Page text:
Are your favorite ocean waters on the watch list?
Click on the yellow regions on the map to see why the places you love to swim, fish, or dive are especially vulnerable to rising acidity.
The seafood industry is the third-largest driver of economic activity in Alaska. Alan Parks, a native, depends on the state's teeming waters to stay in business.
Hawaii's unique coral reefs are the foundation of the state's $10 billion-a-year tourism industry. Scientists predict that the more corrosive seas could hasten the disappearance of reefs.
Commercial fisherman Bruce Steele depends on healthy sea urchins to make a living. As oceans turn more acidic, those urchins and other marine animals must adapt to survive.
Something was killing Sue Cudd's baby oysters. She traced the problem to ocean acidification and adapted to stay in business. Here's how she did it.
Gulf of Mexico
Red snapper, shrimp and shelled creatures face an uncertain future as seawater in the Gulf becomes more acidic. Nutrient pollution and increasing carbon emissions are accelerating the problem.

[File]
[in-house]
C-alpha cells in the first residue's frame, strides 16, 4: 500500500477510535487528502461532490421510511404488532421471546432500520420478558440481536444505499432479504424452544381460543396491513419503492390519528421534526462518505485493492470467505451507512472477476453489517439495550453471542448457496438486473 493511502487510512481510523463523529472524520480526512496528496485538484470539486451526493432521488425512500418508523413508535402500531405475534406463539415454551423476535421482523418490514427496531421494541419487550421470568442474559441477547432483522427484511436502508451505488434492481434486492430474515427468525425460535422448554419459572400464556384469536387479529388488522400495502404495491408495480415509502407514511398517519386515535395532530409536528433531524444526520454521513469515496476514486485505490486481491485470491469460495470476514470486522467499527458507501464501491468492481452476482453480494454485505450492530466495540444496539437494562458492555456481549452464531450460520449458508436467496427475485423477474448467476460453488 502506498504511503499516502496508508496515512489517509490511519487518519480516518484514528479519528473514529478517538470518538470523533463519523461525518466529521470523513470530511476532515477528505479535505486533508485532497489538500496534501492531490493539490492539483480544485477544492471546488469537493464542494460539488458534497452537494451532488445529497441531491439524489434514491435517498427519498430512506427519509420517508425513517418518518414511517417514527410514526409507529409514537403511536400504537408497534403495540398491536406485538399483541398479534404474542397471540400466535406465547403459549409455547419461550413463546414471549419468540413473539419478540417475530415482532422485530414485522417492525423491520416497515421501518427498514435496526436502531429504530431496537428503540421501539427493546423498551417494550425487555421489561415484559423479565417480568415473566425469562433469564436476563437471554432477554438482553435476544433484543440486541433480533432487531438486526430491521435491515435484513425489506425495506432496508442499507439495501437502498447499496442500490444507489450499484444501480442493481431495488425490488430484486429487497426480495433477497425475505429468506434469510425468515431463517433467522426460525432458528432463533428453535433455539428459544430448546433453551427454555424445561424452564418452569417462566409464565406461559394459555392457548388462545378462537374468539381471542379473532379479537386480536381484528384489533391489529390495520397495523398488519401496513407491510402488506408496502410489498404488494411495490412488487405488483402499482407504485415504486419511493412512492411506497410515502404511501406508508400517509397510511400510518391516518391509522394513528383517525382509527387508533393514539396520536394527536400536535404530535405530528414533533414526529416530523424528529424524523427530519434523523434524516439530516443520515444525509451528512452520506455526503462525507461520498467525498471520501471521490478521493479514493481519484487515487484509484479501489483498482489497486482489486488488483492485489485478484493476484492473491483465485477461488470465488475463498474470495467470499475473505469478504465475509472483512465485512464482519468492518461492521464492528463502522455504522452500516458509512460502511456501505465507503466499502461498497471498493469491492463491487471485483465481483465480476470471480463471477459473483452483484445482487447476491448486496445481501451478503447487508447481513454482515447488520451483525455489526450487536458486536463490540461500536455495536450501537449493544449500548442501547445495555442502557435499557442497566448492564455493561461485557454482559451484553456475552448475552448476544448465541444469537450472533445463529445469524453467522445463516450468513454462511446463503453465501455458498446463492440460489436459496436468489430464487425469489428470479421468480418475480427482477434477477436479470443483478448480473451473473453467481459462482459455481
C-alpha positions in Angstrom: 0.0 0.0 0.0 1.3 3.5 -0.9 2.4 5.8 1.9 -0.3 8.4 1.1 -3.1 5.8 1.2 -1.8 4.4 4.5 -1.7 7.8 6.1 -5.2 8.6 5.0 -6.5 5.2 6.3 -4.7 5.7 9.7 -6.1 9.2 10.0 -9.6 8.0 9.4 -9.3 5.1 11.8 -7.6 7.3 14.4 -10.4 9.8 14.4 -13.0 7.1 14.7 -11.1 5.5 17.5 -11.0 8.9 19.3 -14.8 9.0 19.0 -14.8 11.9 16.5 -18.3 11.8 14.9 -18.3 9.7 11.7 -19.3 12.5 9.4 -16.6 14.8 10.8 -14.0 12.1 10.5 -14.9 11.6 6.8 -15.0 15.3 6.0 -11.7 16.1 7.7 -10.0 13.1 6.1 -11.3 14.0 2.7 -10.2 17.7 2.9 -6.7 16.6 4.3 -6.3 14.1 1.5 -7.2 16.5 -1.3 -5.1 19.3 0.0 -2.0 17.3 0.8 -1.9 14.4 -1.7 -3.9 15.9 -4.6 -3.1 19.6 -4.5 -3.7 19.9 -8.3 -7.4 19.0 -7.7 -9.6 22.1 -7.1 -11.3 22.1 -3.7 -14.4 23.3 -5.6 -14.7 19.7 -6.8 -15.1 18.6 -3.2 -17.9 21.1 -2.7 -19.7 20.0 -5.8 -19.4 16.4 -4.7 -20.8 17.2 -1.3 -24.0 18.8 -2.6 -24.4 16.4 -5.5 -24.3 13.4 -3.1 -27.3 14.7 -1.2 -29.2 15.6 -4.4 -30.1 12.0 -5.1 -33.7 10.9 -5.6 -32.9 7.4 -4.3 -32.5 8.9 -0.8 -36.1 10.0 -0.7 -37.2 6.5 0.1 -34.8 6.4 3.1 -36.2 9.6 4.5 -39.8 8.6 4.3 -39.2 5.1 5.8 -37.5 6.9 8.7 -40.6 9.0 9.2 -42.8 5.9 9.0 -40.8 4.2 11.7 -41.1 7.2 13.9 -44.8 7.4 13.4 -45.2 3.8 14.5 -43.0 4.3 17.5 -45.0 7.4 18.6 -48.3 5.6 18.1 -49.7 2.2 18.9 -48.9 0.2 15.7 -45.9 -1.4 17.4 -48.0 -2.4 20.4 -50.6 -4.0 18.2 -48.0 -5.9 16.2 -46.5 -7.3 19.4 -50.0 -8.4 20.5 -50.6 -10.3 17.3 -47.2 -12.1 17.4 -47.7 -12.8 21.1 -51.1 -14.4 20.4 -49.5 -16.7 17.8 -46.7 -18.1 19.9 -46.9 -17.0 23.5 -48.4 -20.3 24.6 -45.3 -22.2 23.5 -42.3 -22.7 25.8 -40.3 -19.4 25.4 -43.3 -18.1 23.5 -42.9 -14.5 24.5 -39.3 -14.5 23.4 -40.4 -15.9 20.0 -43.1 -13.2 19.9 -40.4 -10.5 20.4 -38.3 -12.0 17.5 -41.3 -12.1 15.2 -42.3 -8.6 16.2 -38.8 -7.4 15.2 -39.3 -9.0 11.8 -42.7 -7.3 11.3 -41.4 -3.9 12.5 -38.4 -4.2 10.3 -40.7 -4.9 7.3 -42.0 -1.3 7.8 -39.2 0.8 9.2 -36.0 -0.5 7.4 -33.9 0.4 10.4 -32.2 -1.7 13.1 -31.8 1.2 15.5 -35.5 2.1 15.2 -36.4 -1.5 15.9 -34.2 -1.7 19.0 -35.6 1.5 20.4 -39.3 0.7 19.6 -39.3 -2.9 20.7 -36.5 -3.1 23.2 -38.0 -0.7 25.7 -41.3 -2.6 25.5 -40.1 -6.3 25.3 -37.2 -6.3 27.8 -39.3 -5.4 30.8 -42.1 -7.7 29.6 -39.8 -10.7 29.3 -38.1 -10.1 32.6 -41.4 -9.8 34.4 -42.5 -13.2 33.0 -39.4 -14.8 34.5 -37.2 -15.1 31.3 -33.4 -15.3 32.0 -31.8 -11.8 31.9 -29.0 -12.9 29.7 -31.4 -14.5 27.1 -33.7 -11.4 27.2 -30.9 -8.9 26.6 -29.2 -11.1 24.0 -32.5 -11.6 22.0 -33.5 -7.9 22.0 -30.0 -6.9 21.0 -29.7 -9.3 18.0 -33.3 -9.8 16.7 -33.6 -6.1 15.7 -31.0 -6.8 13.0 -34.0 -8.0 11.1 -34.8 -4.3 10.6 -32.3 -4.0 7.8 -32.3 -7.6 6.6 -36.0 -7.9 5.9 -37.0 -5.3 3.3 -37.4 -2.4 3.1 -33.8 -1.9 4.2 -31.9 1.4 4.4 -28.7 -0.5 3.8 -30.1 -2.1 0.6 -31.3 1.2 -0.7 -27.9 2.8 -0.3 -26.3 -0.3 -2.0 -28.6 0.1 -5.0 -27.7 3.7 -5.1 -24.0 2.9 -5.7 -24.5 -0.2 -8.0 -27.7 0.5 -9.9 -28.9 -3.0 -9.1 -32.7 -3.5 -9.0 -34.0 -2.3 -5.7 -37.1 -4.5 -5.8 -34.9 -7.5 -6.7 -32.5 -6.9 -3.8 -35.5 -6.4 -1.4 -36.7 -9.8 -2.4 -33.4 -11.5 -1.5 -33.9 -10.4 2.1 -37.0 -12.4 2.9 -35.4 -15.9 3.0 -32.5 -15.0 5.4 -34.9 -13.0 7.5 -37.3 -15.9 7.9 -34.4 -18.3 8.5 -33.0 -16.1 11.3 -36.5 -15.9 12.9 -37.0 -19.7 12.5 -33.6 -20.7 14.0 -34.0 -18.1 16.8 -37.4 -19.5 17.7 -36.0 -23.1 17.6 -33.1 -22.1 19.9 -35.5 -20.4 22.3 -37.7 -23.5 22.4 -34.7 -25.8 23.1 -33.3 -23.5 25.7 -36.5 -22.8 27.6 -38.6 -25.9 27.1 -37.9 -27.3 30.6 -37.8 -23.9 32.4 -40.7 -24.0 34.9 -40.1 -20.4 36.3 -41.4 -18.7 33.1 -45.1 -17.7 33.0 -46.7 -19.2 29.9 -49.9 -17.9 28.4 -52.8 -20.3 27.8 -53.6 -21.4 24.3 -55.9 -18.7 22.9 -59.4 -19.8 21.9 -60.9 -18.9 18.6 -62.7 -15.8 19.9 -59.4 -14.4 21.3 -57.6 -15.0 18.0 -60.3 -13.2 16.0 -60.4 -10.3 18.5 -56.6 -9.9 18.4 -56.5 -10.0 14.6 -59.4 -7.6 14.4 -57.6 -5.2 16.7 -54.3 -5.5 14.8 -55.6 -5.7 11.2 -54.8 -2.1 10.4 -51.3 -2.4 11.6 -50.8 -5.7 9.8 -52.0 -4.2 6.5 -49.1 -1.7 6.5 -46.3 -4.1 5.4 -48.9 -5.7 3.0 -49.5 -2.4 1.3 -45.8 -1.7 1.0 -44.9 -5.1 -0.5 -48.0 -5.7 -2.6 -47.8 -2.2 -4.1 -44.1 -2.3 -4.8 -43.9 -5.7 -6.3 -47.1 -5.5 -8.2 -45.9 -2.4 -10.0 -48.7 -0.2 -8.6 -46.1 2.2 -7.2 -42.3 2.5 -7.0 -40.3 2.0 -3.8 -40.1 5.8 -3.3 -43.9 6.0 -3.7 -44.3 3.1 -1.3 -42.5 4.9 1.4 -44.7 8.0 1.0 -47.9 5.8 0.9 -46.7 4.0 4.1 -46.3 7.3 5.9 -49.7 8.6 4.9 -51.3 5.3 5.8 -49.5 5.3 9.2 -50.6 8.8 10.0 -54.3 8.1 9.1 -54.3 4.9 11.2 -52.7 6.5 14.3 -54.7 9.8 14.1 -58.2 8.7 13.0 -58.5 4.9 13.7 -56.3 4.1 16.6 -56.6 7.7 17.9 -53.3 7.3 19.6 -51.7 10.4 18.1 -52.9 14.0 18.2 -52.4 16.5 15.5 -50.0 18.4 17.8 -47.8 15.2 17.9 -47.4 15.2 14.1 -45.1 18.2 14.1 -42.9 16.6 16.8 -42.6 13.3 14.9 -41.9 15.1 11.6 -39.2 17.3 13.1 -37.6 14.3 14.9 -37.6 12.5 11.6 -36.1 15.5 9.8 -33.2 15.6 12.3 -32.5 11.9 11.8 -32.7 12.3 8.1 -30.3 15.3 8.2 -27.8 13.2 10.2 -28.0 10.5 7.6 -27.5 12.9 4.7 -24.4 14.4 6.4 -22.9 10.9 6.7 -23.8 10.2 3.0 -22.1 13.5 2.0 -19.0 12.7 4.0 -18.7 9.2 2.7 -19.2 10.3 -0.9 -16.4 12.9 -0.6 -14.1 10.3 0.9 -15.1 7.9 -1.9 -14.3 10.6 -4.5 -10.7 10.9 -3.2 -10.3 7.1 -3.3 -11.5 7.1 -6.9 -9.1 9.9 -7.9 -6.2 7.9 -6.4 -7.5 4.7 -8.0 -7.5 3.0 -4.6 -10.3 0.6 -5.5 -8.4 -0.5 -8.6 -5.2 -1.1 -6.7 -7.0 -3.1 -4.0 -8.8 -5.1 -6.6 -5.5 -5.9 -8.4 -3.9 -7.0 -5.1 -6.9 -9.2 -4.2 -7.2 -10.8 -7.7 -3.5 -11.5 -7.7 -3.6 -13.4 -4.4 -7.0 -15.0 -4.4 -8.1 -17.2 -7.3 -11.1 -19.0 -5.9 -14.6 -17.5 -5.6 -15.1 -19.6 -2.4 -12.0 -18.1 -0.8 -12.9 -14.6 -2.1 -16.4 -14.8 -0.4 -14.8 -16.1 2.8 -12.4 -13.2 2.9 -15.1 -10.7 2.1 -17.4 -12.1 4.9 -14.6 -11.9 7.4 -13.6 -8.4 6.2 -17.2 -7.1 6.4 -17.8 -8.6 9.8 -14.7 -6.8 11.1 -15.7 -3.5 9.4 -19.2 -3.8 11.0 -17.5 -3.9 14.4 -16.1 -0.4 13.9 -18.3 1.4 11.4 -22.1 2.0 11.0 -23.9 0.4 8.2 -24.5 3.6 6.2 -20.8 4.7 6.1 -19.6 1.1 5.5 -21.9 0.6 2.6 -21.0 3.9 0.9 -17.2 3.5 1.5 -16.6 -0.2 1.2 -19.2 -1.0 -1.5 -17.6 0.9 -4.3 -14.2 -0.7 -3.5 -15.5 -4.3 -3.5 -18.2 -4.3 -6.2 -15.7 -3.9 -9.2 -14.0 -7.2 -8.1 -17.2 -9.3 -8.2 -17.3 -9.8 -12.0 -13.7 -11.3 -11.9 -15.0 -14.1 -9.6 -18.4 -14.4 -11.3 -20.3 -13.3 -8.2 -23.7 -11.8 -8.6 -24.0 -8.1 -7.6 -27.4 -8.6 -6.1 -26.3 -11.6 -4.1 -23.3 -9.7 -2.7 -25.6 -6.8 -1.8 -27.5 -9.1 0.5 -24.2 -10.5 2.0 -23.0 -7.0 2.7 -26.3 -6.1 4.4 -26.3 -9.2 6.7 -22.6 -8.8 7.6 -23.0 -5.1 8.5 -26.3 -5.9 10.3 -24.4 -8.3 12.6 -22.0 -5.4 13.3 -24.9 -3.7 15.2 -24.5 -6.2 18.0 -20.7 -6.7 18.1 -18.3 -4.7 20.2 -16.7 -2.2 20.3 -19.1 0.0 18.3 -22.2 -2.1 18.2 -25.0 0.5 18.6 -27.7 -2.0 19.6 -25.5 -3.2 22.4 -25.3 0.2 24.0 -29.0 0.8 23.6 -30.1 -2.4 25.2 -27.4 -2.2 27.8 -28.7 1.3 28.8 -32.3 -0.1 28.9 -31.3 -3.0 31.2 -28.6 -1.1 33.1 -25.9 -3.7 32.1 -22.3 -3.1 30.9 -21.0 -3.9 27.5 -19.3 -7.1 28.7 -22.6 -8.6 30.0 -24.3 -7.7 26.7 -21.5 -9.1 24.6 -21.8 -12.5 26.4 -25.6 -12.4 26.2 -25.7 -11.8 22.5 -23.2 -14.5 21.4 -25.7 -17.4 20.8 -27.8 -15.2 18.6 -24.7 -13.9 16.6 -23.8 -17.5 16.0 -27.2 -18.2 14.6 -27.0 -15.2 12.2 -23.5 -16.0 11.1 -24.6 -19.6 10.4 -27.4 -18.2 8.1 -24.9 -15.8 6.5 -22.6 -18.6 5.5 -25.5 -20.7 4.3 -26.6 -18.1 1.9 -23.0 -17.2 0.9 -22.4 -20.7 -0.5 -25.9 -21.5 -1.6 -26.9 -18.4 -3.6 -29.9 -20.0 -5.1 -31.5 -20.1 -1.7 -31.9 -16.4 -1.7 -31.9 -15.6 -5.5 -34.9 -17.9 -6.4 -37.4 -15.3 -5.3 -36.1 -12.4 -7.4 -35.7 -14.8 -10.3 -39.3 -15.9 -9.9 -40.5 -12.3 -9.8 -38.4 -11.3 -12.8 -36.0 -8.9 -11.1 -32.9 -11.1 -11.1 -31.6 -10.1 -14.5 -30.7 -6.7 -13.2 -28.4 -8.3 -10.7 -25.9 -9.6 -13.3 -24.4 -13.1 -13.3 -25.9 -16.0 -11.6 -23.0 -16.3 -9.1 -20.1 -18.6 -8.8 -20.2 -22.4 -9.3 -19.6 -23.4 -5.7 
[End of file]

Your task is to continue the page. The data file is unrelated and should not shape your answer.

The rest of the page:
Without healthy coral reefs, the $5.5 billion in annual recreation income that they generate for Florida is diminished -- along with 70,000 jobs.
In many East Coast estuaries, oysters, mussels and clams are getting a double-dose of carbon dioxide. Long Islander Mike Martinsen worries about the impact on his shellfish company.
Gulf of Maine
Polluted runoff and fossil fuel emissions threaten the lobsters, oysters, bay scallops and mussels that support New England's iconic fishing communities.
The Acid Test
Watch Sigourney Weaver explain how we are conducting the world's largest chemistry experiment and what this could mean for ocean health.
Photo Credits: Pteropod: Brian J. Skerry / National Geographic Creative; Hand with baby oysters: Benjamin Drummond / bdsjs.com; Alaska salmon, Gulf of Maine lobster, and Eastern Estuaries mussels: © B. Guild Gillespie / www.chartingnature.com; Photo of Sue Cudd for Pacific Northwest: Eric Scigliano for OnEarth.org; Gulf of Mexico red snapper: © Flick Ford